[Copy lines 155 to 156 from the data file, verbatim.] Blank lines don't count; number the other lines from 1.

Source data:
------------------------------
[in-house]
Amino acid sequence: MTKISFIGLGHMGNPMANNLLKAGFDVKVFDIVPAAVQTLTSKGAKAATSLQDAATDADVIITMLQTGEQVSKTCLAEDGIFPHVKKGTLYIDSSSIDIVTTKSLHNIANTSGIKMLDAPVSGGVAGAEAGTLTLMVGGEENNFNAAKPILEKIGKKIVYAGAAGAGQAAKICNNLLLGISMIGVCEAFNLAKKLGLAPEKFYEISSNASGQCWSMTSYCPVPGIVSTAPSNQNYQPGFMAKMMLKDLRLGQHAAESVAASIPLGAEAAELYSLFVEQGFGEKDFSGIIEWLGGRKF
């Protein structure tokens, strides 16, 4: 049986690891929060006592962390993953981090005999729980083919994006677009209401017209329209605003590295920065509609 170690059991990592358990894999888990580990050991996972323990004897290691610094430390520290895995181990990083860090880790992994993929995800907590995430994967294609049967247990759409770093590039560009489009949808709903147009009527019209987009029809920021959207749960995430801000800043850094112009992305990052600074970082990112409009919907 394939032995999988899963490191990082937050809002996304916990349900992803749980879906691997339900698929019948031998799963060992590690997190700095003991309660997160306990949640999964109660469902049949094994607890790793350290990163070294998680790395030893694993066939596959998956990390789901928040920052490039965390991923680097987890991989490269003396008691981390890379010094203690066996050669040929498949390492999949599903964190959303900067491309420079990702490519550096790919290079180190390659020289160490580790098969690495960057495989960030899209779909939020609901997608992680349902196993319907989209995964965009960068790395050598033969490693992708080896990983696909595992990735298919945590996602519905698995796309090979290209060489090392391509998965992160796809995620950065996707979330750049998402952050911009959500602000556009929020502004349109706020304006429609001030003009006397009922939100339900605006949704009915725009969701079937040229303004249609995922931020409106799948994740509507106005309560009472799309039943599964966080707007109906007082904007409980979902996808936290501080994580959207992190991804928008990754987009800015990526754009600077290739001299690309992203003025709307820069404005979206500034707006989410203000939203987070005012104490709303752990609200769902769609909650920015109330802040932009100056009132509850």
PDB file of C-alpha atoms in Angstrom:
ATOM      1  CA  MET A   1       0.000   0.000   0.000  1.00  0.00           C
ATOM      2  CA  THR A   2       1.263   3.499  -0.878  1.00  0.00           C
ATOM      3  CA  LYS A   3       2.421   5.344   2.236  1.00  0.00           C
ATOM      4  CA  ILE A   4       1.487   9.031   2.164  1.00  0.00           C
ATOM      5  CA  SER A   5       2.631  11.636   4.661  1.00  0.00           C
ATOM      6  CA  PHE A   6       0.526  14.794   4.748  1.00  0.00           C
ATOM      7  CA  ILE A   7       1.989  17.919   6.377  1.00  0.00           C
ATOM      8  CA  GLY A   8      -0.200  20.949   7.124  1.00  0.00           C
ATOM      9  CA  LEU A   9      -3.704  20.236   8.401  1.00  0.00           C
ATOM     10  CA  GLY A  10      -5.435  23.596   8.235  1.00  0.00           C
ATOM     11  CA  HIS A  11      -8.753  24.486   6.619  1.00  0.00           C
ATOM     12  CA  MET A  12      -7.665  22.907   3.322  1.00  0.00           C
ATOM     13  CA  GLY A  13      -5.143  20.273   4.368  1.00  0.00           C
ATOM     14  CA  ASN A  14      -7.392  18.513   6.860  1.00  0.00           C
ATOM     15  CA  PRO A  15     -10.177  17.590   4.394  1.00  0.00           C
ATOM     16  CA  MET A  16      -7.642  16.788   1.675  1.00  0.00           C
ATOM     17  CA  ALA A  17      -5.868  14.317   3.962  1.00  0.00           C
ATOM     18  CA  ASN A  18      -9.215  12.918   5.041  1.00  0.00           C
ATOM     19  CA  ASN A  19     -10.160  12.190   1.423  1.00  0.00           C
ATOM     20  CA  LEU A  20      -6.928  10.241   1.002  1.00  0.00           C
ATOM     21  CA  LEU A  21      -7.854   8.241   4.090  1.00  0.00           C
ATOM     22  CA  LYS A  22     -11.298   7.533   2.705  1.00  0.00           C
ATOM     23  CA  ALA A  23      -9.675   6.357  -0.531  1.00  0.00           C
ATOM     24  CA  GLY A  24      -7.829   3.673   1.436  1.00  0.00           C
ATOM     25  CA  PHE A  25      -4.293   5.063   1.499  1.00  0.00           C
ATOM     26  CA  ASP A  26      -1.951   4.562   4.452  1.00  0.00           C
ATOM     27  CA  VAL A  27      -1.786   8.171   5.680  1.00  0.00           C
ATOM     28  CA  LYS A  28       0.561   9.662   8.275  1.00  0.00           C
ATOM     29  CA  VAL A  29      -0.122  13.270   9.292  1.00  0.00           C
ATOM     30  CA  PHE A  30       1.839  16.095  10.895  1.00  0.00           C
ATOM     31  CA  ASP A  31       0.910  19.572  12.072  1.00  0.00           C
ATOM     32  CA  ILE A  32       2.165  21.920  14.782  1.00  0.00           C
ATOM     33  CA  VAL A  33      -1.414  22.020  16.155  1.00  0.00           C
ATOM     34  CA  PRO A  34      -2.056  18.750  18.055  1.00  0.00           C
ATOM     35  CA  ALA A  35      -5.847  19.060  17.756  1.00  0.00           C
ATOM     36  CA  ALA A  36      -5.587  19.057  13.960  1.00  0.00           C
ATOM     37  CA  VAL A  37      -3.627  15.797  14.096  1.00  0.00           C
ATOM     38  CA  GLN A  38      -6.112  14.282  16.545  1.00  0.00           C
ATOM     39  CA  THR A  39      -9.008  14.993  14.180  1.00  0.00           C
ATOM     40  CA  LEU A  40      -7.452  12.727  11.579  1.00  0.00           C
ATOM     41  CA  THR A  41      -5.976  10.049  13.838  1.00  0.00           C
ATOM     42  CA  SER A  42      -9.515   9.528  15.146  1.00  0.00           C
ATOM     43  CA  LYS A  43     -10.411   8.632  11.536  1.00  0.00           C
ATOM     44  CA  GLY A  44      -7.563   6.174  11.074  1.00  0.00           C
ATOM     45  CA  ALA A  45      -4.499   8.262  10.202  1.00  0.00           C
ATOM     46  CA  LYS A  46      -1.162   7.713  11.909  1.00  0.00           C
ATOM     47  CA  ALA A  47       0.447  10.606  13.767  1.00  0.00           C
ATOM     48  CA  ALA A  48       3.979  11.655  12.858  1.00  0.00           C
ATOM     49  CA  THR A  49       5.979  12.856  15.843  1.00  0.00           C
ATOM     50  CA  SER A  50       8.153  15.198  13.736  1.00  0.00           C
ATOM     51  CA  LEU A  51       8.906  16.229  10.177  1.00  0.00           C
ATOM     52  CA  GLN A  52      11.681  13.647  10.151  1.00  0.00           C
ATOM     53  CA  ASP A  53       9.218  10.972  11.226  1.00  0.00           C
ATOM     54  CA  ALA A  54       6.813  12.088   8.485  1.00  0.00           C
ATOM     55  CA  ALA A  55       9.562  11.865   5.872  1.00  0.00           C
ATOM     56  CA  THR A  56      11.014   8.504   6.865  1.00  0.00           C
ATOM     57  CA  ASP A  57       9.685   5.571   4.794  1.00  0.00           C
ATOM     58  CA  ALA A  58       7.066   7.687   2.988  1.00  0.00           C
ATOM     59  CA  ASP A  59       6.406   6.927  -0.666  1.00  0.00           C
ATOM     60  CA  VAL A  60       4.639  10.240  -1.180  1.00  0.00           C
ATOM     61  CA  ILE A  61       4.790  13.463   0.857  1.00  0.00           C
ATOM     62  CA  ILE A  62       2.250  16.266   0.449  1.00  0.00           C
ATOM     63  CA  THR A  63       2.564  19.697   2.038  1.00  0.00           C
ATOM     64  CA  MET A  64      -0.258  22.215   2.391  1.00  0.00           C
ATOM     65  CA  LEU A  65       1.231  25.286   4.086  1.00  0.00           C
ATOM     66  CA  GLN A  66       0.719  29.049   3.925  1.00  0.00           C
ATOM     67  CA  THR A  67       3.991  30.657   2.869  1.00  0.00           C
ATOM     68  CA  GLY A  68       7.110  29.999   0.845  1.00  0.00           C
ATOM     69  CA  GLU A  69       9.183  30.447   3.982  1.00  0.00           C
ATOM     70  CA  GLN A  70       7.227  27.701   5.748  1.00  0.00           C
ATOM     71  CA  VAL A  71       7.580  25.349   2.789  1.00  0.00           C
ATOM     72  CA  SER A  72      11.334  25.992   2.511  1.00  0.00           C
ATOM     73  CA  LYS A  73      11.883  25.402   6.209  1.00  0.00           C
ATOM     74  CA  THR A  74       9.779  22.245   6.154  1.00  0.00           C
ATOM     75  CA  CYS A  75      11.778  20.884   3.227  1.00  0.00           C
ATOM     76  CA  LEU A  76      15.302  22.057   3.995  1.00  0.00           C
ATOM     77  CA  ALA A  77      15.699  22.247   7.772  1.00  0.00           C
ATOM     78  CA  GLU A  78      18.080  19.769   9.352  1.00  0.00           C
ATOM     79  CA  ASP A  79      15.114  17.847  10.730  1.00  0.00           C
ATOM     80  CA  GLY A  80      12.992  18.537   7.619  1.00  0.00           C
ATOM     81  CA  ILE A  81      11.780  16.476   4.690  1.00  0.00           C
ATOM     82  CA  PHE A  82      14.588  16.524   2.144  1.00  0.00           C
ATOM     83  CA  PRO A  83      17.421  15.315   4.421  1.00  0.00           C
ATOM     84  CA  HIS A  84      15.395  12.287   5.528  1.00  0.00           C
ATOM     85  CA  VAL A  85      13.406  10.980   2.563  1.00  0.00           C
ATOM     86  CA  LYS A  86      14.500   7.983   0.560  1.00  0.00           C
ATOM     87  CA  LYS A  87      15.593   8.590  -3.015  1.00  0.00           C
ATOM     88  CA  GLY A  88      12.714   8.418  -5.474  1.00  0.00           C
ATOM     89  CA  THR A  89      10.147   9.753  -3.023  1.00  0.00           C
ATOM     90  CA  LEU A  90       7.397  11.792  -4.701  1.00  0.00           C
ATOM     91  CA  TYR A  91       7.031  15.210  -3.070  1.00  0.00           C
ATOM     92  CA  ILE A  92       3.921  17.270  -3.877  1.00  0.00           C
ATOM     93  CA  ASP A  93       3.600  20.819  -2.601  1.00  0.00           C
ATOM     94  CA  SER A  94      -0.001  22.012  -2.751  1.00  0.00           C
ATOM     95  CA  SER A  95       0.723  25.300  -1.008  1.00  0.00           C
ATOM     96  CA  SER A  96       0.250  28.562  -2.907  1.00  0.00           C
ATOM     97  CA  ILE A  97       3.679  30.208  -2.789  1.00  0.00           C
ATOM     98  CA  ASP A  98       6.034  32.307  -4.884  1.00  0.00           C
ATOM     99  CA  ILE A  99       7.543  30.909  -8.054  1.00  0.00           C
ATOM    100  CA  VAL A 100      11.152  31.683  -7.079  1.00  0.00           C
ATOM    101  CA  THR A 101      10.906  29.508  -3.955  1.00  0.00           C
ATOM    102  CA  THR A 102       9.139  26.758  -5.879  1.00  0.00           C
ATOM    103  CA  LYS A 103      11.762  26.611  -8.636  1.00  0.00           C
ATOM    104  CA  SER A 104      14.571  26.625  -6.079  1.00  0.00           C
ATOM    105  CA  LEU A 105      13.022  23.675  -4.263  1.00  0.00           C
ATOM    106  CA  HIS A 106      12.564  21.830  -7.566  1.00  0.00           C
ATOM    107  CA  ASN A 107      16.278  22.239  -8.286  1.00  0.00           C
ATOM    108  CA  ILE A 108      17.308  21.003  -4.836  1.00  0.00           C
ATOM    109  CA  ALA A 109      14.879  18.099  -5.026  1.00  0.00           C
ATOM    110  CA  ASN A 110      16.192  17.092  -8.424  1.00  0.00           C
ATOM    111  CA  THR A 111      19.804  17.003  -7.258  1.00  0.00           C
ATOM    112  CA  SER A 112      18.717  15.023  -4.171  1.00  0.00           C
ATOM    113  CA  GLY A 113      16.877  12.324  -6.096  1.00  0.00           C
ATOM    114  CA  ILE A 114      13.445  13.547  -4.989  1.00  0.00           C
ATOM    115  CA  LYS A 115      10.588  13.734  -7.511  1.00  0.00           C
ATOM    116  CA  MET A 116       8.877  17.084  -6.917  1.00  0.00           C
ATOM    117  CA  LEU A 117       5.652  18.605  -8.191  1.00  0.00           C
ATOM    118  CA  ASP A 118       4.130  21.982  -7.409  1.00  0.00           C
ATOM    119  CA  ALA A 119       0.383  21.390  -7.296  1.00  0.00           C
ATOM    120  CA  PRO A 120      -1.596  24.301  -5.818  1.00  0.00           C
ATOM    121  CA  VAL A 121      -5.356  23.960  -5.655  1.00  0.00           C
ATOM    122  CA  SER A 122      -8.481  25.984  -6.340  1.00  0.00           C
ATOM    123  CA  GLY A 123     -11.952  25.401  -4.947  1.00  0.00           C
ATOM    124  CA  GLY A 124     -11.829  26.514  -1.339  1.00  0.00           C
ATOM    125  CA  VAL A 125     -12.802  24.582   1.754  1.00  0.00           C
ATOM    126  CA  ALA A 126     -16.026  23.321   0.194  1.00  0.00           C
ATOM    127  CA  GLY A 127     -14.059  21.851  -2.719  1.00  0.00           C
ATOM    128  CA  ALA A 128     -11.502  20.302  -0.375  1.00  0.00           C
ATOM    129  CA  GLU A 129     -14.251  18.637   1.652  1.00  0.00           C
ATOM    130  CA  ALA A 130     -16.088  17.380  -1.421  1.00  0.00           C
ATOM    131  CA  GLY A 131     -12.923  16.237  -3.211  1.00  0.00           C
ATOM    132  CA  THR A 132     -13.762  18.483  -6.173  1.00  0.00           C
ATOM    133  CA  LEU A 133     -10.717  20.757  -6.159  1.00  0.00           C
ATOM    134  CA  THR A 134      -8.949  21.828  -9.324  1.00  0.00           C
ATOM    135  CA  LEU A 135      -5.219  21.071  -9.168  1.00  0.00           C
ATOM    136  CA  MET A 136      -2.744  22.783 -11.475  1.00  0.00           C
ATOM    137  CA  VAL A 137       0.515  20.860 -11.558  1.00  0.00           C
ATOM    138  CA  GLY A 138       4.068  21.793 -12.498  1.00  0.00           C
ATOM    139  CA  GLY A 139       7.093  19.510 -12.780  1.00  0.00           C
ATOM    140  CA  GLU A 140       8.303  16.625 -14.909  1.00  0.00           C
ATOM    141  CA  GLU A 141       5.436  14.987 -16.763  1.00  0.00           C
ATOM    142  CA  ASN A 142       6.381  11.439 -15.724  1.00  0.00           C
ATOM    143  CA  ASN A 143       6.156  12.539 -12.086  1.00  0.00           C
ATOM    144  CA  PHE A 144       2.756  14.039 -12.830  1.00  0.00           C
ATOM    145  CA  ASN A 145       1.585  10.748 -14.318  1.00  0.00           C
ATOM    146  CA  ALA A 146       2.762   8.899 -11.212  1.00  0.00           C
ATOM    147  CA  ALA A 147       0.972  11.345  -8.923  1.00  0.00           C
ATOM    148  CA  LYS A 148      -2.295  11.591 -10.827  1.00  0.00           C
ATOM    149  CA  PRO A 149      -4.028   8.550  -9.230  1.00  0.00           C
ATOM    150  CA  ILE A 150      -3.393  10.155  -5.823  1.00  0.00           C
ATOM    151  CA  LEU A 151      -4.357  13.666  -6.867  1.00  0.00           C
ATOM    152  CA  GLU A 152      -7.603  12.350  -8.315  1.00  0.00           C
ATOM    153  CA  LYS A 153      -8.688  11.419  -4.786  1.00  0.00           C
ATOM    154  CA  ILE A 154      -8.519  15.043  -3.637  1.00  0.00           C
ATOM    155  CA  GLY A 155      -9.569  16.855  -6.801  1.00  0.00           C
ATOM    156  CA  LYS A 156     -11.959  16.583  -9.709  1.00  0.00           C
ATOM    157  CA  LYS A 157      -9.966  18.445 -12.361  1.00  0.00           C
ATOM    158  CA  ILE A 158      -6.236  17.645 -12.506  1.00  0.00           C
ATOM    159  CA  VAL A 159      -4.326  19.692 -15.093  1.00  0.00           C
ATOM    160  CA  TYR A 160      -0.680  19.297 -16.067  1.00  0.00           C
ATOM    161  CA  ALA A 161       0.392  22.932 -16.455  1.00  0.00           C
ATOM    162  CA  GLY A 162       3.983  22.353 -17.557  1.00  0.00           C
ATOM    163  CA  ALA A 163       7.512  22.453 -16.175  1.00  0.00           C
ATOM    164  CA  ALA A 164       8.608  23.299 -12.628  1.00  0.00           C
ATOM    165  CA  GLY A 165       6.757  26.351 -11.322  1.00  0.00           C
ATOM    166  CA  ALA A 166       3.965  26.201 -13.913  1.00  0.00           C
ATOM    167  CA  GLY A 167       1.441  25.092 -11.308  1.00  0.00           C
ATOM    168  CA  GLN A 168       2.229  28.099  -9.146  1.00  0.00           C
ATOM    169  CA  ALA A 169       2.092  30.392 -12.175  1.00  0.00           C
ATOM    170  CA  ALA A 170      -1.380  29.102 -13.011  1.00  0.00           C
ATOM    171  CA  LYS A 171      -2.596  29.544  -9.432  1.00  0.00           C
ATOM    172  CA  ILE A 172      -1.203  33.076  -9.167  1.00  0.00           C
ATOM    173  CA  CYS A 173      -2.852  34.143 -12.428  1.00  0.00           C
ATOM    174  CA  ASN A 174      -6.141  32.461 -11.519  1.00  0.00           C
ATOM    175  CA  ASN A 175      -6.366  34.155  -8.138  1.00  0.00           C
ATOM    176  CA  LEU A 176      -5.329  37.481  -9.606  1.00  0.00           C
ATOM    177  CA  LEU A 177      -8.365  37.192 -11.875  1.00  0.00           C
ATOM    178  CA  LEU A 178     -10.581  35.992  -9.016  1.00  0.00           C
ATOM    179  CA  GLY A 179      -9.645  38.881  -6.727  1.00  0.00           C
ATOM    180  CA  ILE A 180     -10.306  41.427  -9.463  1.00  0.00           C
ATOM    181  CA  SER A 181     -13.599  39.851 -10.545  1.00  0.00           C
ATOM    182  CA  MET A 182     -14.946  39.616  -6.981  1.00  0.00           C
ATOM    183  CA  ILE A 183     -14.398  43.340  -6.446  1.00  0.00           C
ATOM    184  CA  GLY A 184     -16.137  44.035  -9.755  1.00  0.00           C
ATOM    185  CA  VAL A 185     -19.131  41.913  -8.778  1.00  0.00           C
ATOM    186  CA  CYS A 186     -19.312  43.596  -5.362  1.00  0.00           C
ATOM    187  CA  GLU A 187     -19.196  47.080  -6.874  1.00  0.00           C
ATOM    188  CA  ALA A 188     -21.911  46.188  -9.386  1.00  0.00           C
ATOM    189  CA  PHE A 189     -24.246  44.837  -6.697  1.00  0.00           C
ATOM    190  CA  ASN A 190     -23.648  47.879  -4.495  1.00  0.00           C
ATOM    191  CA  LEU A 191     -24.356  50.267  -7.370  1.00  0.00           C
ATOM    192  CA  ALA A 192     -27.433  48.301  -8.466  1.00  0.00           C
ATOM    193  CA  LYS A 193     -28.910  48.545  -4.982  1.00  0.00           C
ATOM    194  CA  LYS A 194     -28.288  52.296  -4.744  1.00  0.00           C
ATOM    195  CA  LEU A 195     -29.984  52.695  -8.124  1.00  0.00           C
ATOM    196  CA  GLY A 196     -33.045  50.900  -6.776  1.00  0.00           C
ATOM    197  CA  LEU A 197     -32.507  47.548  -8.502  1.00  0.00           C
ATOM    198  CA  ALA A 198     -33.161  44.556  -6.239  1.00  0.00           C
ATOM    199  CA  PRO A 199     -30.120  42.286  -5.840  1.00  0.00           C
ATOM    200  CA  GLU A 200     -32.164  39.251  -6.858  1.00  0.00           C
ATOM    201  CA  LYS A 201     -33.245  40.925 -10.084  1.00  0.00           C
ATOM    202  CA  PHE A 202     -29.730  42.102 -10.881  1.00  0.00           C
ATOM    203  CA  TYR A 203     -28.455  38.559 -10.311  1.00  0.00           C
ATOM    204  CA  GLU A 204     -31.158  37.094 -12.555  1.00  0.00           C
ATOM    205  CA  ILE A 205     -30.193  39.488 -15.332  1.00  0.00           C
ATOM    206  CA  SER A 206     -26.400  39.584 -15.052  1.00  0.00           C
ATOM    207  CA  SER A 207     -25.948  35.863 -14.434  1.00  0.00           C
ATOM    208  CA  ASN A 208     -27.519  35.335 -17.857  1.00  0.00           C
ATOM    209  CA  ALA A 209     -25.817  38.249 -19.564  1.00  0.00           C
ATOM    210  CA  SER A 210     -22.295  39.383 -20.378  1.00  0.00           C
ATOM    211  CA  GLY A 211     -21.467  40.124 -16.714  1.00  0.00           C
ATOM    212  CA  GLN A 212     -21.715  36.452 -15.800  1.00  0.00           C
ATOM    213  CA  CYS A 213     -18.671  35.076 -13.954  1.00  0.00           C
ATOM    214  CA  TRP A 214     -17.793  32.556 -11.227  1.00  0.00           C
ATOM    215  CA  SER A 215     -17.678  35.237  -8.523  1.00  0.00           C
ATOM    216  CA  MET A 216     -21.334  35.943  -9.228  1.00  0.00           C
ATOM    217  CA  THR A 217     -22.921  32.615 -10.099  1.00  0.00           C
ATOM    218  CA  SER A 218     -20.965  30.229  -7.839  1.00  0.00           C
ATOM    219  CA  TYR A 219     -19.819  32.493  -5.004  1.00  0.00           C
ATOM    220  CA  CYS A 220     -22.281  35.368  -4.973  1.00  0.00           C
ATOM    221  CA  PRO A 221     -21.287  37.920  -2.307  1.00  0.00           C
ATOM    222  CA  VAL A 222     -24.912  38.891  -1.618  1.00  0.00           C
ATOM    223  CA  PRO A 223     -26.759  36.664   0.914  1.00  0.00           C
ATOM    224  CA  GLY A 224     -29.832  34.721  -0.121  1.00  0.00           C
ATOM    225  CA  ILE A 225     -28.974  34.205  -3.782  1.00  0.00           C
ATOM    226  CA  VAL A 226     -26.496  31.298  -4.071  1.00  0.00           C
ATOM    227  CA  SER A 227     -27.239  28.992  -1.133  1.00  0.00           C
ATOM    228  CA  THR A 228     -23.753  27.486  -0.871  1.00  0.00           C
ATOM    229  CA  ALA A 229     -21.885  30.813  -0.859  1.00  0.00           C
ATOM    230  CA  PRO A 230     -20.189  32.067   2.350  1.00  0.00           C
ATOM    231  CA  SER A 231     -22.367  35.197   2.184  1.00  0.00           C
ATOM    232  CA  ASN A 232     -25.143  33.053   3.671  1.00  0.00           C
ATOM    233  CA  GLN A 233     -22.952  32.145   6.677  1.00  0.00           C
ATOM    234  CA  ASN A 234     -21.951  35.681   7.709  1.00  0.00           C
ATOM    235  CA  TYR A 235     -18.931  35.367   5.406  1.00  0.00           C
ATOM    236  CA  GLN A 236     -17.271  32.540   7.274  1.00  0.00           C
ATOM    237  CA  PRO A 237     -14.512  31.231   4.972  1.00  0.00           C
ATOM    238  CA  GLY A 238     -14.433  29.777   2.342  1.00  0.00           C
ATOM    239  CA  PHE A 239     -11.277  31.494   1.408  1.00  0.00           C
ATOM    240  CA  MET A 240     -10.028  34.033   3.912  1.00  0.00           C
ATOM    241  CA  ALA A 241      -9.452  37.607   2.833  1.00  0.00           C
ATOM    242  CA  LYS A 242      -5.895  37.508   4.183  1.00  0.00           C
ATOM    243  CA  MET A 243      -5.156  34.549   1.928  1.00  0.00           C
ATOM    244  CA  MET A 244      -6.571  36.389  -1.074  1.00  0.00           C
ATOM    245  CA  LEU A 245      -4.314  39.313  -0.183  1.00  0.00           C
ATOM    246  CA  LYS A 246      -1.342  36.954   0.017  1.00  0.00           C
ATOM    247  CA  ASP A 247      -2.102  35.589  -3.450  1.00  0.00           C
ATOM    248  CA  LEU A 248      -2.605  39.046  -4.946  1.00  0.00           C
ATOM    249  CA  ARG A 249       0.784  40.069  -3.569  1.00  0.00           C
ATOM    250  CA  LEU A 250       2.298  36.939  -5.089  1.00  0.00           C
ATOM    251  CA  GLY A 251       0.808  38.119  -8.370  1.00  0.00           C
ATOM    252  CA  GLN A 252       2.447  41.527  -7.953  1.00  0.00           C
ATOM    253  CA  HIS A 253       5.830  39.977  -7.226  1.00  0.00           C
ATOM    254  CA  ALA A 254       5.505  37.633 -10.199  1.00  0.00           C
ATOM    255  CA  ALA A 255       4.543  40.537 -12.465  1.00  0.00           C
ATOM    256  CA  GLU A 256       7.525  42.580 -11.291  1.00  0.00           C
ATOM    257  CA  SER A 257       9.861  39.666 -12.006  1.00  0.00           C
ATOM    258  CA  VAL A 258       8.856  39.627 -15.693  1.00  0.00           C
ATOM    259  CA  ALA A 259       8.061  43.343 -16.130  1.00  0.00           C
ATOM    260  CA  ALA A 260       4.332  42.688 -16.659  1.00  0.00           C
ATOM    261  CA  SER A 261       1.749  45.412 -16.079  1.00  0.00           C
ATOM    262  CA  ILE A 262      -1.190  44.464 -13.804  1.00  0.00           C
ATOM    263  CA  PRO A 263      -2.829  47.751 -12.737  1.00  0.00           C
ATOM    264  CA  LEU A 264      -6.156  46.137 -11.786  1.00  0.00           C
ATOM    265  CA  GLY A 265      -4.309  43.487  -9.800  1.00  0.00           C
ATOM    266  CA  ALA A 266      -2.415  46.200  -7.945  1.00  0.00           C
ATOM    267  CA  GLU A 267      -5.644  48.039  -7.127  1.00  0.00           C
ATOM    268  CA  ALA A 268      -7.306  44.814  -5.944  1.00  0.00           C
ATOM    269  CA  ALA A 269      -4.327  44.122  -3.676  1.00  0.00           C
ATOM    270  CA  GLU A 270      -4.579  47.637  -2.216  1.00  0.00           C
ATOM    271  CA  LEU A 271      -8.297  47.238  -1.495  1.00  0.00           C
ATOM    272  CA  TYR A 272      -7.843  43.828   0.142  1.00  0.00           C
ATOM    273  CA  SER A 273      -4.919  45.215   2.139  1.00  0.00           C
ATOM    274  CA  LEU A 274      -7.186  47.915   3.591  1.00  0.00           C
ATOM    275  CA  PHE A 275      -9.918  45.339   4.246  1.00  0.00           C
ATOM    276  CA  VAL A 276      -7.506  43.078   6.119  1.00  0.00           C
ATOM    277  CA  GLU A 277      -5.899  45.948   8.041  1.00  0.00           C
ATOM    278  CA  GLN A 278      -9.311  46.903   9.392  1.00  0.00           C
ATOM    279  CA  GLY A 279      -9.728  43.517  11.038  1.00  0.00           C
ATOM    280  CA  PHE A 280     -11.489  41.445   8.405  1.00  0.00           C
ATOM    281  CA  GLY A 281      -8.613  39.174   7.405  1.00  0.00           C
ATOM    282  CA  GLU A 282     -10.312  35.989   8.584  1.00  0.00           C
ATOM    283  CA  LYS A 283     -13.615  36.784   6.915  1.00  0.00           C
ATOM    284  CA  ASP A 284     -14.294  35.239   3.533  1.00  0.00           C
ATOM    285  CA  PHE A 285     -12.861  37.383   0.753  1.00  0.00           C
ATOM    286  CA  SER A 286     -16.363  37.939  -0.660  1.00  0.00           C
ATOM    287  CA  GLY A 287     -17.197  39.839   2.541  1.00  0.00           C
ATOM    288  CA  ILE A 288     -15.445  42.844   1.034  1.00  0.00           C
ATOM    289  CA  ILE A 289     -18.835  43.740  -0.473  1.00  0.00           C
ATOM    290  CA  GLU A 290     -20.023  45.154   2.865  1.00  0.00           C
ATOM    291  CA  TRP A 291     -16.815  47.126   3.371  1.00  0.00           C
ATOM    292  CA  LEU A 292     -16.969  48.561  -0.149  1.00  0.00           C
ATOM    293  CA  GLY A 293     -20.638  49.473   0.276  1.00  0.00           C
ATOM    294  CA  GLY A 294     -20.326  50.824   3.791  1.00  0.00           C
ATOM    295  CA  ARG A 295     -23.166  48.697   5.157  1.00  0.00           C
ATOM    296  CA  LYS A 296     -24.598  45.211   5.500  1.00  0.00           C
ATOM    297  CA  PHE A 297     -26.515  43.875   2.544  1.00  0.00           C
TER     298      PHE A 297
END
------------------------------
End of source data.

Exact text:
ATOM    151  CA  LEU A 151      -4.357  13.666  -6.867  1.00  0.00           C
ATOM    152  CA  GLU A 152      -7.603  12.350  -8.315  1.00  0.00           C